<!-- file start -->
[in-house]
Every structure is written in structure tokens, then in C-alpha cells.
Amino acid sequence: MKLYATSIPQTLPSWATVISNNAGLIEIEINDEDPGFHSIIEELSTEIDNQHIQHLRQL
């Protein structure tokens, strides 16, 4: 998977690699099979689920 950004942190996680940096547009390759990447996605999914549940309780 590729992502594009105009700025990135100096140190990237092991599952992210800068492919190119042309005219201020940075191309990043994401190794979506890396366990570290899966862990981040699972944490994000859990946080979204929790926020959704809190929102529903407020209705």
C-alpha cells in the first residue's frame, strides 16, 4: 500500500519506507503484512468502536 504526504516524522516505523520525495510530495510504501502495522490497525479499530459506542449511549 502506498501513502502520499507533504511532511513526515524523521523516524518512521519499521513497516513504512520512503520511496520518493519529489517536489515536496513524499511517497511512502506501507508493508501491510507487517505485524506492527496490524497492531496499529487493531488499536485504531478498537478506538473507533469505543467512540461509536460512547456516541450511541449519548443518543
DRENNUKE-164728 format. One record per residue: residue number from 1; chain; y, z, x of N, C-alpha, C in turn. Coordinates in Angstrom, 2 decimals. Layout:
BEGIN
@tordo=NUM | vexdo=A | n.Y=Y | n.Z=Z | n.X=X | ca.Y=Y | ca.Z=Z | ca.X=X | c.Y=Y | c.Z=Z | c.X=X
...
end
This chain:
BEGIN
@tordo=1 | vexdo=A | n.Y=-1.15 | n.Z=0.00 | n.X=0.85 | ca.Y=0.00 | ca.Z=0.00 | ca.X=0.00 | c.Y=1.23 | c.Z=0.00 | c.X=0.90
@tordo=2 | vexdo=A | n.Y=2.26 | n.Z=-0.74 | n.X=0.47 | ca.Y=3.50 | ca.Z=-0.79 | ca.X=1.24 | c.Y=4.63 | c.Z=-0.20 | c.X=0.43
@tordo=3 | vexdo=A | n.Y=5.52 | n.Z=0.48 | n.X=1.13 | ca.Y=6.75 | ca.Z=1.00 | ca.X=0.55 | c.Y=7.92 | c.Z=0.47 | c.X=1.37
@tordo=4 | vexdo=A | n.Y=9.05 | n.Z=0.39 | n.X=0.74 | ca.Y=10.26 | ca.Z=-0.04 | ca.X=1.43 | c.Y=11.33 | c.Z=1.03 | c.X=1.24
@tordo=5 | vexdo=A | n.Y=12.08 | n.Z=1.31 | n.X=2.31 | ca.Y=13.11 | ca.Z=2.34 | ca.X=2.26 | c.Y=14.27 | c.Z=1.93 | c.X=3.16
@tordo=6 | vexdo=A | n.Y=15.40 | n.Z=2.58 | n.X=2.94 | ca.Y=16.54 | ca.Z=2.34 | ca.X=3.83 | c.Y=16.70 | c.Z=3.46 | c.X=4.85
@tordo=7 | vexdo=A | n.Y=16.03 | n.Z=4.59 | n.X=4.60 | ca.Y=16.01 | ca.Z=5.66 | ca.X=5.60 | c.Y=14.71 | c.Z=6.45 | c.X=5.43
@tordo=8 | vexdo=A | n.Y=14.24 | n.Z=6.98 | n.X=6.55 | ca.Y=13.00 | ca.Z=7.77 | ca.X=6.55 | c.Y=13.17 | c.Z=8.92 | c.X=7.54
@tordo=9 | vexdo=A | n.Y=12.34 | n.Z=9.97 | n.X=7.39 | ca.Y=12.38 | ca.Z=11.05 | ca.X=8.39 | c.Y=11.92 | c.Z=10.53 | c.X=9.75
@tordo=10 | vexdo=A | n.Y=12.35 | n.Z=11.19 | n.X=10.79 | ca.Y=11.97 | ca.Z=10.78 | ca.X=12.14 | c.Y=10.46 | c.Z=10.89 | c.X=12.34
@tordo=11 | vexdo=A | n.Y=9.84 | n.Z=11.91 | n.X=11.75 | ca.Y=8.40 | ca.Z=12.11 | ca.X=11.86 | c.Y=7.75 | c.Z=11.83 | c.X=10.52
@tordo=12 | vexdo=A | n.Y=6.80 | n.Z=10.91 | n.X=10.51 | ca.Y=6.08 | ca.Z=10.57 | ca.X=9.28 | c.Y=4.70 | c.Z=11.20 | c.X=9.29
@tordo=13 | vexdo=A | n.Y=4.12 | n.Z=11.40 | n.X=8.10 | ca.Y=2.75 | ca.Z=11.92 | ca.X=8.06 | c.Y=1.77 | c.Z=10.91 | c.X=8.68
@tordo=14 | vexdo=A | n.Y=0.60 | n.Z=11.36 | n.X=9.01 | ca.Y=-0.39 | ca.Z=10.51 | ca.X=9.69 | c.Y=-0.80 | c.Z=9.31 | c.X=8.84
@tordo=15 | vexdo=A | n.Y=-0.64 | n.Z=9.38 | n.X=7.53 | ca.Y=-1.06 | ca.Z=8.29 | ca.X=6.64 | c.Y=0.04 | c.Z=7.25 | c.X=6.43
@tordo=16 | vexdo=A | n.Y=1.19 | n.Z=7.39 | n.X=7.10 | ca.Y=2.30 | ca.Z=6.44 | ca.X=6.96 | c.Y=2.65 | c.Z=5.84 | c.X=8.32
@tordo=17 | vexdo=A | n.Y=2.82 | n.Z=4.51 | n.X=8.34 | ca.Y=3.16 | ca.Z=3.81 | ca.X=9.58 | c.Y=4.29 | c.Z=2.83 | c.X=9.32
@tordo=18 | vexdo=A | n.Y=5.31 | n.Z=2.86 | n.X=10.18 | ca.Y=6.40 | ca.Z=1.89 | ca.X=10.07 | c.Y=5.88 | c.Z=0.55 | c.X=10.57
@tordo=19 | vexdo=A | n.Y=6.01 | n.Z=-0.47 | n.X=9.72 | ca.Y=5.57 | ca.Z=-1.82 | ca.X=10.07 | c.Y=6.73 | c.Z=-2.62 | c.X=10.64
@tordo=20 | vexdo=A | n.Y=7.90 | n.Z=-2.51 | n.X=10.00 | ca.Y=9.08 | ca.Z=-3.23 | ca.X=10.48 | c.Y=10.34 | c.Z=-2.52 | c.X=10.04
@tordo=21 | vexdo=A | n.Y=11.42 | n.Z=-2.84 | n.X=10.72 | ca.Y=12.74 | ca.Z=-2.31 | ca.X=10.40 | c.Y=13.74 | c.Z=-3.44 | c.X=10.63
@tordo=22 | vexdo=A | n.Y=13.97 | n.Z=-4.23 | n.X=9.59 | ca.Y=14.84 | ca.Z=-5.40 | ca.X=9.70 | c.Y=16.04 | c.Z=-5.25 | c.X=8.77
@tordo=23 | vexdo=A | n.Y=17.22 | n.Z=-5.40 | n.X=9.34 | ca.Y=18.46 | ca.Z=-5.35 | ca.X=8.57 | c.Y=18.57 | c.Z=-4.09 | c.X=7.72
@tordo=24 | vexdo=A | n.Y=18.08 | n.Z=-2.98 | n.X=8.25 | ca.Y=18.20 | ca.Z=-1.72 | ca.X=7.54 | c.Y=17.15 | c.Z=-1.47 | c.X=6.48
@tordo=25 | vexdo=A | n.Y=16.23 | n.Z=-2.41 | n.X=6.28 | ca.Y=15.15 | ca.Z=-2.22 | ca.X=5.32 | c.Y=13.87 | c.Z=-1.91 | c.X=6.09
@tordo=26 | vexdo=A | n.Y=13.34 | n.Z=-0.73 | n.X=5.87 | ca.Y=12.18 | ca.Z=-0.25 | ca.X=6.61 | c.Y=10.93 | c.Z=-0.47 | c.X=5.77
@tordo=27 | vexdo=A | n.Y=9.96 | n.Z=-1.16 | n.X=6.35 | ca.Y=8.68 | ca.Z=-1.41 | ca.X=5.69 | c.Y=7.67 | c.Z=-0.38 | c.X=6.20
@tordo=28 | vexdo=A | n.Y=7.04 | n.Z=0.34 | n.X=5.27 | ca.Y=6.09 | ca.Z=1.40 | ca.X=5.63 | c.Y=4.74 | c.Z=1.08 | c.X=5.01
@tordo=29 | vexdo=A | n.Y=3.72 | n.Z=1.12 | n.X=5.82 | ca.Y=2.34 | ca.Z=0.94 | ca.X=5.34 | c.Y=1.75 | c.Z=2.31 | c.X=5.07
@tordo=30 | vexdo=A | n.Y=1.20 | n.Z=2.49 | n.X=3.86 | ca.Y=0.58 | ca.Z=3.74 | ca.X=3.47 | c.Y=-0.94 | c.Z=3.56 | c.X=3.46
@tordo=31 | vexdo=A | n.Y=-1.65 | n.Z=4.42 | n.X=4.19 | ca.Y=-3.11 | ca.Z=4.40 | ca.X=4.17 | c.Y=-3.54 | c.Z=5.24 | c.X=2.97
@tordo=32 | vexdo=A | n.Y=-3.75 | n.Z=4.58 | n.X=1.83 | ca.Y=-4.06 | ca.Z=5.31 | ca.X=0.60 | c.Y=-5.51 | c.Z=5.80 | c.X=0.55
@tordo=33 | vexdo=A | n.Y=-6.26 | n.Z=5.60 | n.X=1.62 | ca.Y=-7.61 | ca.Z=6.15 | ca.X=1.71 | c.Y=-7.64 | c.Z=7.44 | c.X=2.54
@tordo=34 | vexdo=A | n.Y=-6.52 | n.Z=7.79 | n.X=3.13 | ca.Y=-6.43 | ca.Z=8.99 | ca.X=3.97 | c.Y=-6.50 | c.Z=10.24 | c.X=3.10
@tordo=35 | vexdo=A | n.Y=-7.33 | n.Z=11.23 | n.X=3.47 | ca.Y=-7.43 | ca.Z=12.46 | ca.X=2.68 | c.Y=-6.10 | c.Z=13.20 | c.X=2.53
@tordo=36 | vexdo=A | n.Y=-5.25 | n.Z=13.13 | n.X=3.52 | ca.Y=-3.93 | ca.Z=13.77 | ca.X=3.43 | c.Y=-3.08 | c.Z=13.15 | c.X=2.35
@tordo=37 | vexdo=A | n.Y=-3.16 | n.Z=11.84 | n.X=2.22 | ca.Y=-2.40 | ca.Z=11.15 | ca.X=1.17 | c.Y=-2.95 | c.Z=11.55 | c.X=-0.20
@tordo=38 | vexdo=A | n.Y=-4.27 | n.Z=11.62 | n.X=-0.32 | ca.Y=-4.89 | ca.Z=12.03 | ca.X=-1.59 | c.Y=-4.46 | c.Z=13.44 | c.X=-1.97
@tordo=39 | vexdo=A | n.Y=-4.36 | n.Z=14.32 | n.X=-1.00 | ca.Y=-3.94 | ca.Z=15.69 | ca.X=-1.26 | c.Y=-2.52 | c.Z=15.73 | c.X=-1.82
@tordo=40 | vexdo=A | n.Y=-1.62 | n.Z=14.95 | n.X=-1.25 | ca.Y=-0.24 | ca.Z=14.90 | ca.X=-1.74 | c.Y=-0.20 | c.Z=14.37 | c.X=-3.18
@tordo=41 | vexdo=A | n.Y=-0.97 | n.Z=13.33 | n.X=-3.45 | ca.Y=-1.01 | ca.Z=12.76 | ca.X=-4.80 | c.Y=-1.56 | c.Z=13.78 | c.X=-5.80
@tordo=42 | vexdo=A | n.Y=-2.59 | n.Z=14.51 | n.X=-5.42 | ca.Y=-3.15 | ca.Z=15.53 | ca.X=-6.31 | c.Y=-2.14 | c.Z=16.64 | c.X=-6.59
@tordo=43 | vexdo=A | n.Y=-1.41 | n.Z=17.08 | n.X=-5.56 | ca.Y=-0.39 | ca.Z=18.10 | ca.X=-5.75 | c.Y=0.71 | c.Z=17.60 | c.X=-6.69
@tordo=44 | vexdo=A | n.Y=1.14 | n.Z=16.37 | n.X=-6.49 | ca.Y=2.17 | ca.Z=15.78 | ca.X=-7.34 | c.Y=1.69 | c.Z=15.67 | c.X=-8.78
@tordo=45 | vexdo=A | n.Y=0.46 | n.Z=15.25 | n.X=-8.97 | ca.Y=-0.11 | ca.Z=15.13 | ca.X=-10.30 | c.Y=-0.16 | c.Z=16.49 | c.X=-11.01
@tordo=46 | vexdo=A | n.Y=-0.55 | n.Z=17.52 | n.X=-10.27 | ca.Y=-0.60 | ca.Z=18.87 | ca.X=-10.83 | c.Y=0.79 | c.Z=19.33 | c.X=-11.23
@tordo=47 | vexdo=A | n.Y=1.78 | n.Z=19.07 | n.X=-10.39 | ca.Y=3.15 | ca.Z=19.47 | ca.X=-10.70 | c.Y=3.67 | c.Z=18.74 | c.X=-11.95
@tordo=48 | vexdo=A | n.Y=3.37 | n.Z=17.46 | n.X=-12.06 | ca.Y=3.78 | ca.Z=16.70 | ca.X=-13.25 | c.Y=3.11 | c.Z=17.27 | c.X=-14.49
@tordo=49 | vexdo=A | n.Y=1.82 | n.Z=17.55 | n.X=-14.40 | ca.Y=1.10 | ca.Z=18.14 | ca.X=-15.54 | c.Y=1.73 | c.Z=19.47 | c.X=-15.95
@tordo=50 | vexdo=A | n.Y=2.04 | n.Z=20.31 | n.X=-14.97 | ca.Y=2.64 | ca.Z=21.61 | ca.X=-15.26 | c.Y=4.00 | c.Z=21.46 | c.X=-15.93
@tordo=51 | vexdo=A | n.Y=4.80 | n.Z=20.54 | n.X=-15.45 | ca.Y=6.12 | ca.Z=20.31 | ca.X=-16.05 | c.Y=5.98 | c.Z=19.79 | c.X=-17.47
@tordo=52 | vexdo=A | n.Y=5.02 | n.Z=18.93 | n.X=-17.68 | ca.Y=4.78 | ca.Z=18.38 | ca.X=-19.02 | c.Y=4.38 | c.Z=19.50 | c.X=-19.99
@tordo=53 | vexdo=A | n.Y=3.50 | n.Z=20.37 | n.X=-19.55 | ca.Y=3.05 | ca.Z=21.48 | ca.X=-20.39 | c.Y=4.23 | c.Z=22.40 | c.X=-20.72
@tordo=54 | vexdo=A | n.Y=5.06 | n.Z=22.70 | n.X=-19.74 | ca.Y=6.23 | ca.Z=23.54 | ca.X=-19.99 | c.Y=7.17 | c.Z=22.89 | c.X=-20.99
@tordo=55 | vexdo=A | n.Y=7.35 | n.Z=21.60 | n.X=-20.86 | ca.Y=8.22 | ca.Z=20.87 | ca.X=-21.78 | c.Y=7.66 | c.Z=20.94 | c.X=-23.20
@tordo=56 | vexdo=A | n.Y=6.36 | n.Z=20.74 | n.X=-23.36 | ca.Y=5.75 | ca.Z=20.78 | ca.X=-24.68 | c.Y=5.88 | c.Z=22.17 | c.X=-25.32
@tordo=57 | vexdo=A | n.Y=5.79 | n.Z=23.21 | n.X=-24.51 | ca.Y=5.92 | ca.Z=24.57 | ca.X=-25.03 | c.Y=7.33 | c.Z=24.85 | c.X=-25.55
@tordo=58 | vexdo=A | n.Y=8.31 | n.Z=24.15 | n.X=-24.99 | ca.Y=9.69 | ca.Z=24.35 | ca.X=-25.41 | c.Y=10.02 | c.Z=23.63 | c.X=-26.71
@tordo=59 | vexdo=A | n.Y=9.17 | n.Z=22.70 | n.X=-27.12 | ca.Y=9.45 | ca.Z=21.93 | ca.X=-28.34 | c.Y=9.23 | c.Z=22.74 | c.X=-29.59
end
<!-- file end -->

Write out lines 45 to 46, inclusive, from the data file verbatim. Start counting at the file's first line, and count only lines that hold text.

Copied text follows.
@tordo=33 | vexdo=A | n.Y=-6.26 | n.Z=5.60 | n.X=1.62 | ca.Y=-7.61 | ca.Z=6.15 | ca.X=1.71 | c.Y=-7.64 | c.Z=7.44 | c.X=2.54
@tordo=34 | vexdo=A | n.Y=-6.52 | n.Z=7.79 | n.X=3.13 | ca.Y=-6.43 | ca.Z=8.99 | ca.X=3.97 | c.Y=-6.50 | c.Z=10.24 | c.X=3.10